The Most Favored Nation
While other countries forced China into ceding territory and granting special trading rights, America’s China policy was primarily focused on the “most favored nation” principle. The most favored nation principle means that the same rules apply to everyone, since all countries gain the same trading benefits as the most favored nation on any particular issue. As a result of American influence, the most favored nation principle has become the bedrock foundation of international trade agreements, including the WTO.
The United States was the first country to negotiate a reciprocal most favored nation agreement with China, the Burlingame Treaty of 1868. Under the terms of this treaty, China enjoyed the same rights in the United States as America did in China. Anson Burlingame, the American envoy who negotiated it, resigned his post in order to lead China’s first diplomatic mission to Europe. He later became sick and died in a cold Russian winter, giving his life in service to the Chinese government.
Even after the Communists came to power in China, the United States still proffered its “traditional support for the Open Door and for China’s independence and administrative and territorial integrity,” as Secretary of State Dean Acheson put it in the famous but unjustly maligned China White Paper of August 1949.
Acheson reiterated American support for Chinese self-government but warned that any “attempt to engage in aggression against China’s neighbors” would be opposed. The final split with China didn’t come until October 1950, when the Communist Chinese government did indeed “lend itself to the aims of Soviet Russian imperialism,” exactly as foreseen in the White Paper, by intervening in Korea—at the request of the Soviet Union.
A Tear in the Fabric
China regained most favored nation status with the United States in 1979, at first conditionally, and then (in 2000) permanently. When China joined the WTO in 2001, that status was embedded into the very fabric of the international trading system. But free and fair trade is only possible in a regime governed by the rule of law. Without it, treaties are meaningless.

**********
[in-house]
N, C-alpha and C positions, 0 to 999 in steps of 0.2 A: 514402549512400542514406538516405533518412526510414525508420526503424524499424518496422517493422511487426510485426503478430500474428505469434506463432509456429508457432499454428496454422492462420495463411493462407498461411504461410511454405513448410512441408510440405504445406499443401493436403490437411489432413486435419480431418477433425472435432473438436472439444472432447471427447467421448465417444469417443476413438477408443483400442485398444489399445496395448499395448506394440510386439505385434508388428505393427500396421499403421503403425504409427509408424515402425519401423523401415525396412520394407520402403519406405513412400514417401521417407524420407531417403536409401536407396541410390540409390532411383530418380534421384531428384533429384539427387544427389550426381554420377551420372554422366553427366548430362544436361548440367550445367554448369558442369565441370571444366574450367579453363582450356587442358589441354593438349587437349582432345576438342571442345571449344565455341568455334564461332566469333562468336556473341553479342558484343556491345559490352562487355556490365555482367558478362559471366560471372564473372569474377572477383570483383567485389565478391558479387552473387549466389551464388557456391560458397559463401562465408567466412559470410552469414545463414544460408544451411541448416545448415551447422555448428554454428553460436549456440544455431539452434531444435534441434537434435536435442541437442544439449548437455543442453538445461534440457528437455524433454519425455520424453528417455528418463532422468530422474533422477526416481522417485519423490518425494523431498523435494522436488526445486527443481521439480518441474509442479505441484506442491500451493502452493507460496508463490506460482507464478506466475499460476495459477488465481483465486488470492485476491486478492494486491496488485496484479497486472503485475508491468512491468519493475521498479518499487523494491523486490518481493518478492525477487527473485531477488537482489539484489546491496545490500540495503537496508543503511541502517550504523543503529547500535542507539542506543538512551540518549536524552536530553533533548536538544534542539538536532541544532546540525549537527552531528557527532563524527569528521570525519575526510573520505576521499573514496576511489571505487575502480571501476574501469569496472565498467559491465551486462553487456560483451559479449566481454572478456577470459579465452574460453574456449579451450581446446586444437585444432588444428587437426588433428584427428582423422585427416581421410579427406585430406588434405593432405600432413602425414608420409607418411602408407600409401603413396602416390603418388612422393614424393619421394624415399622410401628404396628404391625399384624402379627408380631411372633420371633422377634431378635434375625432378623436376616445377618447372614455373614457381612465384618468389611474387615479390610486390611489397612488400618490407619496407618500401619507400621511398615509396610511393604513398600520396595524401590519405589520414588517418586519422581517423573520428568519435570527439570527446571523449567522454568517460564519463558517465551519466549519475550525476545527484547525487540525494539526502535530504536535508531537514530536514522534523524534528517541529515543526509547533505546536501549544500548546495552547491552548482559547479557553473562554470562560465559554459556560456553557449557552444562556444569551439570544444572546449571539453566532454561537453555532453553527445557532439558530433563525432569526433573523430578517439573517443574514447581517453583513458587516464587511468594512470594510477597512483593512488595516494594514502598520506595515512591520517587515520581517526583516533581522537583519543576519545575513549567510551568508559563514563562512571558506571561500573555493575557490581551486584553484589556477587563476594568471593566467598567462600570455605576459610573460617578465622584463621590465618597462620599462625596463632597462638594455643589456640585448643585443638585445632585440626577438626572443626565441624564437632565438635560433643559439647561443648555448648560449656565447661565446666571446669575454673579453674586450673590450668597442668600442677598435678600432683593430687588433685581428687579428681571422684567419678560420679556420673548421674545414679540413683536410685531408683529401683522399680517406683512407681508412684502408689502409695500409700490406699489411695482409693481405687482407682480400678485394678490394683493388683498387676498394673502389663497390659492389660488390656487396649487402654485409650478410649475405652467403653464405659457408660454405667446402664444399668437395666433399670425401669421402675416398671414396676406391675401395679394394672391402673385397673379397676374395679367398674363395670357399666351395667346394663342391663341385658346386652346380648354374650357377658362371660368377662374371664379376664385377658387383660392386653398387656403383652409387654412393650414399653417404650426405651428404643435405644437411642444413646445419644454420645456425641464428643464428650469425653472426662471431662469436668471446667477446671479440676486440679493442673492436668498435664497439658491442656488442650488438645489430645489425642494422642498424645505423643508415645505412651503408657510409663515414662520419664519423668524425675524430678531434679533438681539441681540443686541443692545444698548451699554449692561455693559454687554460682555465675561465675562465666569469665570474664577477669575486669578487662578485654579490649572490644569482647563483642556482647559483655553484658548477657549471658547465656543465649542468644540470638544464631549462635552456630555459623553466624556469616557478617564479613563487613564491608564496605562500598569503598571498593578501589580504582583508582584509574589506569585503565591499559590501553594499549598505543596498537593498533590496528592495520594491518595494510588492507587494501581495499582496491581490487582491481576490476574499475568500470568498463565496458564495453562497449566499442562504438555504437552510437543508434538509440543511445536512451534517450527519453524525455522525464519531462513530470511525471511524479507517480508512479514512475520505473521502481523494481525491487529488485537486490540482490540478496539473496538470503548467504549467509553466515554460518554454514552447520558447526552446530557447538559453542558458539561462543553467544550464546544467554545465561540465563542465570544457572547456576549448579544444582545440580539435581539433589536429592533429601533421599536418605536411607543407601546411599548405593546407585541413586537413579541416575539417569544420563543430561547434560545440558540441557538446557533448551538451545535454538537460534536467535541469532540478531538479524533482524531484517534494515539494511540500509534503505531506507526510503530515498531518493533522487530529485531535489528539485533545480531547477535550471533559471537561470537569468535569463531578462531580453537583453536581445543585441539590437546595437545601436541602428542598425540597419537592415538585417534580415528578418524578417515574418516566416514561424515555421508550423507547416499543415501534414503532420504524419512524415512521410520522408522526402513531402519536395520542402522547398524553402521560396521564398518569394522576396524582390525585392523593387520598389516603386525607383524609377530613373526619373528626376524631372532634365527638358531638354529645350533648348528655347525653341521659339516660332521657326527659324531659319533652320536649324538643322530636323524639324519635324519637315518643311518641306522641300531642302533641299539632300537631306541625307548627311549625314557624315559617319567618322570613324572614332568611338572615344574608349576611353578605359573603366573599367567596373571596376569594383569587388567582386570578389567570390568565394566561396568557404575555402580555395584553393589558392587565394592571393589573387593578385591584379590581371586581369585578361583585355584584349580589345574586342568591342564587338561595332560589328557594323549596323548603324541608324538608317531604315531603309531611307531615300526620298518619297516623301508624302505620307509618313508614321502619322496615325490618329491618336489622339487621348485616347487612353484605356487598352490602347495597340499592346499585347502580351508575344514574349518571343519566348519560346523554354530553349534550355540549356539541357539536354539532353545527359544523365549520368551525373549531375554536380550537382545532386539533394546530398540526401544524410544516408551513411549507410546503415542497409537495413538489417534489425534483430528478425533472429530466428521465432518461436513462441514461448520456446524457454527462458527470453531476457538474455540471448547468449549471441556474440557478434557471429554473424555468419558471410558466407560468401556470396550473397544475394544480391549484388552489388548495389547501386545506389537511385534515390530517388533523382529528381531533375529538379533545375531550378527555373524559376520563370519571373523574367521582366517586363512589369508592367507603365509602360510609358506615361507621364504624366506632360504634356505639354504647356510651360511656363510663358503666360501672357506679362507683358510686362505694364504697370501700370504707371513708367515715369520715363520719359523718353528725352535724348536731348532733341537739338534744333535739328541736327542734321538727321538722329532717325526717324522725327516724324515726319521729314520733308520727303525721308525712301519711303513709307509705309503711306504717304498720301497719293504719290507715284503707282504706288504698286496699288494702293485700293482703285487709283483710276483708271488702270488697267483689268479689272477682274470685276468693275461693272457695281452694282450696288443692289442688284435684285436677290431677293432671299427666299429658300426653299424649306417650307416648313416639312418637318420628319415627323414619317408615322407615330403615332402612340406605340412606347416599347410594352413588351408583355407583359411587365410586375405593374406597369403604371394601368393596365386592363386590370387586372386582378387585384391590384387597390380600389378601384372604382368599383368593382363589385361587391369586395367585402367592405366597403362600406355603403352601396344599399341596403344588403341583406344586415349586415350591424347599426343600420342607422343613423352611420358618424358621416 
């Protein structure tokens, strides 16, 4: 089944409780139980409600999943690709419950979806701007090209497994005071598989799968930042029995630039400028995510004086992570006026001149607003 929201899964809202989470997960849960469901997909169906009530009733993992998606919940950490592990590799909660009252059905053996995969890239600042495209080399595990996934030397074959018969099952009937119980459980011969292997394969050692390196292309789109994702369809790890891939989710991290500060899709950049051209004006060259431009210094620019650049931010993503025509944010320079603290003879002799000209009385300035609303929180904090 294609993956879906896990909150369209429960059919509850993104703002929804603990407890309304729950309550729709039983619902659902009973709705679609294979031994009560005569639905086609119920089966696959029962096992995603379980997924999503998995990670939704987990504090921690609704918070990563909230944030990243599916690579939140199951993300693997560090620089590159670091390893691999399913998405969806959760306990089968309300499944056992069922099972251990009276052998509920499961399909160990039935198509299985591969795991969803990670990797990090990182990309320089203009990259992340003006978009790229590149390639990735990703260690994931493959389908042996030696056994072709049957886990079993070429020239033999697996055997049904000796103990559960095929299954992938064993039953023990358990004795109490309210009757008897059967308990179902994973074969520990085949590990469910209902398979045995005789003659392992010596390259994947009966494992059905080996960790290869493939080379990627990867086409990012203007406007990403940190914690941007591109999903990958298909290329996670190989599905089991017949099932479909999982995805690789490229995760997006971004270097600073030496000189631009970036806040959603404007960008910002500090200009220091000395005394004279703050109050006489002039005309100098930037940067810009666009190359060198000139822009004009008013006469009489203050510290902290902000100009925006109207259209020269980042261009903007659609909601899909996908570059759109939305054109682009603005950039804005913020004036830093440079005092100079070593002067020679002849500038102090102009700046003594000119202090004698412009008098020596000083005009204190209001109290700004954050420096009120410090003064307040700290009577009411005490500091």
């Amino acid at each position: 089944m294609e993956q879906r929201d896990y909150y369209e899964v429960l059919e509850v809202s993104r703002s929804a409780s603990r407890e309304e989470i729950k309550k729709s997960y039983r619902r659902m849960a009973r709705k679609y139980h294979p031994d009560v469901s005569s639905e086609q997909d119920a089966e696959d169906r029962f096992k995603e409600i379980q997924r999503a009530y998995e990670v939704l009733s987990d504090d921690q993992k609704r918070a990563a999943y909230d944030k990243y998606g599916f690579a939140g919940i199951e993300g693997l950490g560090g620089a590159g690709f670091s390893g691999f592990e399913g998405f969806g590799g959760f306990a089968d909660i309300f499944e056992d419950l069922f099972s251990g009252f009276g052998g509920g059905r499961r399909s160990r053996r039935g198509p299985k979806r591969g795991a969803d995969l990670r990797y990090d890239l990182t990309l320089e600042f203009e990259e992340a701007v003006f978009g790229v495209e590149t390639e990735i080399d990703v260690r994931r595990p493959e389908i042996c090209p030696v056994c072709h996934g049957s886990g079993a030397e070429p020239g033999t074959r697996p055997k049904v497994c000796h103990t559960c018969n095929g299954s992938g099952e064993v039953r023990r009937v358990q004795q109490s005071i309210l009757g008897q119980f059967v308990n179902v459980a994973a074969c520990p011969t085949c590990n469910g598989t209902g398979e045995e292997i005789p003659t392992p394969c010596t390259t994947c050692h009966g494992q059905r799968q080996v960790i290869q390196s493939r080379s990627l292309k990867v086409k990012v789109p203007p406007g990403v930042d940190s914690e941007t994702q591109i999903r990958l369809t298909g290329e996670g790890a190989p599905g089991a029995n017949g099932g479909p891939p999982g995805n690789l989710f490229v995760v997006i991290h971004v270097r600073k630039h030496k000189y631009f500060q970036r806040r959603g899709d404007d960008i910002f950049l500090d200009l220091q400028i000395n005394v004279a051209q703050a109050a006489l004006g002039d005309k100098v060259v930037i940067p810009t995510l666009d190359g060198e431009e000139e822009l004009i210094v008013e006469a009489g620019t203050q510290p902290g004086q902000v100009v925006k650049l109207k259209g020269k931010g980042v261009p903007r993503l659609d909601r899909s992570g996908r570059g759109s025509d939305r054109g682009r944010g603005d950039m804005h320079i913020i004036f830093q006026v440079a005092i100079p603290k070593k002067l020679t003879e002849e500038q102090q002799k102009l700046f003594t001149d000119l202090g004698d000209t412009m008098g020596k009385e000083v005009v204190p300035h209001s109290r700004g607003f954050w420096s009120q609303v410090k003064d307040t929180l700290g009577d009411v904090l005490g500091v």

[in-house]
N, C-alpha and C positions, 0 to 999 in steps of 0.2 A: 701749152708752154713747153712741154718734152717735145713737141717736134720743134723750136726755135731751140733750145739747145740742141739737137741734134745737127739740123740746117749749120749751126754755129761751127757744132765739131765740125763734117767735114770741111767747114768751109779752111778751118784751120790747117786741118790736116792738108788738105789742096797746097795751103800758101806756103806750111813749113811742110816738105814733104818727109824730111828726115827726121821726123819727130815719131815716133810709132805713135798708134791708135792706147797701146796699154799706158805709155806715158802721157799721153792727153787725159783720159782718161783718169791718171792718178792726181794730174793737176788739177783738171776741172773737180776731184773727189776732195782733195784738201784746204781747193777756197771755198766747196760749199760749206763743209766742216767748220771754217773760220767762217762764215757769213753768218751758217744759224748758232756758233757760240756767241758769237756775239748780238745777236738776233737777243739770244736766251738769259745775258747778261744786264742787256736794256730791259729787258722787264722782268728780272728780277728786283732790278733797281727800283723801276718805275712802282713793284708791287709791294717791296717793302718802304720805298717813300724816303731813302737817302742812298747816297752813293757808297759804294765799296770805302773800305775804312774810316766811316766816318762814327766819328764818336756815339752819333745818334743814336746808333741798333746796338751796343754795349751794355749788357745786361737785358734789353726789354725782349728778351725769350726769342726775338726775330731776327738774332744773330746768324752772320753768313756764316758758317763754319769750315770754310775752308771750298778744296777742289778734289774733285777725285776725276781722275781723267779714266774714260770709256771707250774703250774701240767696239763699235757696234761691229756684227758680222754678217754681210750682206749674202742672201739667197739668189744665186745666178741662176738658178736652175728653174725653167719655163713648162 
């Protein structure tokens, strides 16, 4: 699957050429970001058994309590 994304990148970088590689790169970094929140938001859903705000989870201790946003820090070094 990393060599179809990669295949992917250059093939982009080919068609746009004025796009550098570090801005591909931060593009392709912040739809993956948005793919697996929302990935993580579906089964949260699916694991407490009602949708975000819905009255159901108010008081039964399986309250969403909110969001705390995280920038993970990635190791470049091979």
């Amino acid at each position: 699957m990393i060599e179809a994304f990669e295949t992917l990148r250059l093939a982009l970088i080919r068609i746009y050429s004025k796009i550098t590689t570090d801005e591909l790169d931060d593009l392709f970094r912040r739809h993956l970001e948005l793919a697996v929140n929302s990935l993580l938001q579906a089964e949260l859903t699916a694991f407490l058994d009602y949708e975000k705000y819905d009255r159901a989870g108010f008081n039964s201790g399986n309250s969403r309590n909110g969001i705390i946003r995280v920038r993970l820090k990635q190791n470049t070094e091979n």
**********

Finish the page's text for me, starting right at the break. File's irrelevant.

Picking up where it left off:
In the nineteenth and early twentieth centuries, the United States consistently stood up for the rule of law in China. American support for Chinese sovereignty repeatedly embroiled the United States in diplomatic disputes with European countries. In 1941, it led to war with Japan.
Today, it is China itself that is undermining the rule of law in China. Donald Trump’s so-called “trade war” is nothing more than an American effort to get China to enforce its own WTO treaty obligations to an open trading system.
The international trading regime centered on the WTO only works when every participant enshrines its international obligations in domestic law. China’s blatant refusal to do this—not just now, but for the last eighteen years—represents a tear in the fabric of the international trading system. And China makes up such a large proportion of global trade that the “patch and mend” approach of the last several decades can no longer cover the damage.
No one outside China who is engaged in the “trade war” debate argues that the rule of law functions properly for American companies operating in China. Until it does, free trade is empty rhetoric. China does not practice free trade. But if the Trump administration stays the course, free trade might finally come to Communist China. Ultimately, that might prove as good for China as for the United States, and for the global economy as a whole.